Welcome to the Spodoptera larval plant hosts, parasite, and predator databases. Species of Spodoptera are some of the most destructive pests of agricultural crops in the world. There is no comprehensive information on the plant hosts, parasitoids, or predators of the world Spodoptera. These databases provide for the first time comprehensive information on larval host plants, parasitoids, and predators of the world species of Spodoptera. The records in these databases are supported by a bibliographic database.
Larval Host Plant Database
The host plant data was compiled from the literature and specimens in collections. The Review of Applied Entomology, Series A, Agricultural, volumes 1 to 82 (1913-1994) was used to obtain most of the host plant records. A host plant record consists of the host plant, the Spodoptera species feeding on the host, and the country. The state was used for records in the United States. I tried to use the first time the record was mentioned in the literature. Many older records are based on obscure Agriculture reports and those of country and or state Entomologists. These records tried to be duplicated by more recent, easily retrievable literature. Since Spodoptera are easily reared in the laboratory on a variety of hosts and artificial diets, many of the more common pests were used as experimental animals. These records were ignored as the larvae may never have a chance to encounter what they were being fed in the laboratory in the field under natural conditions. I tried to base the larval host plant list on natural occurring records. All names were checked against the U. S. Department of Agriculture, Agricultural Research Service GRIN taxonomic database (www.ars-grin.gov/npgs/taxgenform.html) which provides the structure and nomenclature for the accessions of the National Germplasm System. Names were also checked in Index Kewensis.
Natural enemies refer to both parasitoids and predators of Spodoptera. The primary function of natural enemies from an agricultural perspective is that of biological control of pest species. Thompson (1946 a, b, c) compiled a list of the parasitoids of insect pests. Thompson and Simmonds (1964) compiled a list of insect predators. The records for these lists were compiled from the papers in the Review of Applied Entomology, Series A, Agricultural, volumes 1-25 (1913-1937). I continued compiling Spodoptera records from volumes 26-82 (1938-1994). A parasitoid or predator record consists of the natural enemy, the Spodoptera species preyed upon, and the country. The state was used for records in the United States. I tried to use the first time the record was mentioned in the literature to keep redundancy to a minimum. Some records will have more than one citation if the older record is from an obscure publication, such as yearly reports from country and or state agricultural departments and entomologists. Since several species of Spodoptera are easily reared, they are used in laboratory experiments. I did not include records of parasitoids or predators being fed Spodoptera larvae when conducting compatibility studies, mass rearings in conjunction with biological control releases, or experiments on host preference.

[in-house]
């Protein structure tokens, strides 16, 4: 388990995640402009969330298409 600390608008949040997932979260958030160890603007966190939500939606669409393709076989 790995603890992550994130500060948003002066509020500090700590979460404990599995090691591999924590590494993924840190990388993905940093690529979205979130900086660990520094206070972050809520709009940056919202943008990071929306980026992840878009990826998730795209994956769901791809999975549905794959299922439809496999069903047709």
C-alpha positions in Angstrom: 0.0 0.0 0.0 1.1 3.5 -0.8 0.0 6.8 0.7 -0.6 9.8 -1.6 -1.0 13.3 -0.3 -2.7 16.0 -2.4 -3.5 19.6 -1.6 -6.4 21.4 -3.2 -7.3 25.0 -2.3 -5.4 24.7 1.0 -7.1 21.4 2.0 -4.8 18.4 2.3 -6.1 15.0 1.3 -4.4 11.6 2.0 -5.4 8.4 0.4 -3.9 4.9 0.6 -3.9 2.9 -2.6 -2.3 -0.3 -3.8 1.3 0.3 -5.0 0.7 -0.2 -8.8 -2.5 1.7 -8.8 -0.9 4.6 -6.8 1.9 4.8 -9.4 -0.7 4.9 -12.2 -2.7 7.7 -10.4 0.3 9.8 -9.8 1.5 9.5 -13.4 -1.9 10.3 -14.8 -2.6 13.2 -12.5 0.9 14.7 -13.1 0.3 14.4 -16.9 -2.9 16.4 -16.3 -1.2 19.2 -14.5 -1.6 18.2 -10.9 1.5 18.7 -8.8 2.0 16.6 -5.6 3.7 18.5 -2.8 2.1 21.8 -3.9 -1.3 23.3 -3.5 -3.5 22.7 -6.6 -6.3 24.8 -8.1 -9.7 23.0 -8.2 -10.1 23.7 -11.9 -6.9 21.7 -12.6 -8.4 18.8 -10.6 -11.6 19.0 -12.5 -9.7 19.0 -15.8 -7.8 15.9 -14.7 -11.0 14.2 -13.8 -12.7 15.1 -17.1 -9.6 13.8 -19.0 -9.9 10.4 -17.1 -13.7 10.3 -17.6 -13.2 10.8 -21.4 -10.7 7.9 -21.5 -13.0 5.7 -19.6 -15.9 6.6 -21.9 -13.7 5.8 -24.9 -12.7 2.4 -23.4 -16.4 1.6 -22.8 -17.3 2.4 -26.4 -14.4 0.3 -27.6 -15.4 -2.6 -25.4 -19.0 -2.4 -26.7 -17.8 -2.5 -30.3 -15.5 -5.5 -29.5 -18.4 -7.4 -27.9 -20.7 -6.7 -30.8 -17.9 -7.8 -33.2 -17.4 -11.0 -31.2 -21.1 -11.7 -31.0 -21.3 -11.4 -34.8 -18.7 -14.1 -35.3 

The information presented should be used with caution and original papers should be consulted because their factual value should be evaluated. As mentioned in Thompson and Simmonds (1964), some of these records are wrong, however excluding such references is not justified, since this is a compilation of published records.
The nomenclature of the parasitoids was checked against modern catalogues and corrected from the original papers. Catalogues used were Krombein et al. (1979) for Hymenoptera and Stone et al. (1965), Guimarães (1971), Delfinado and Hardy (1977), Crosskey (1980), and Evenhuis (1989) for Diptera. Nomenclature of Spodoptera was also corrected from the original papers. For example, S. litura from Africa should be referred to as S. littoralis. Many parasitoids have been released from their country of origin for use in biological control in other countries. A record includes the Spodoptera host species, the parasitoid, and the country and/or state in the United States that the parasitoid was collected. The records are for specimens that were reared from field collected eggs, larvae, or pupae.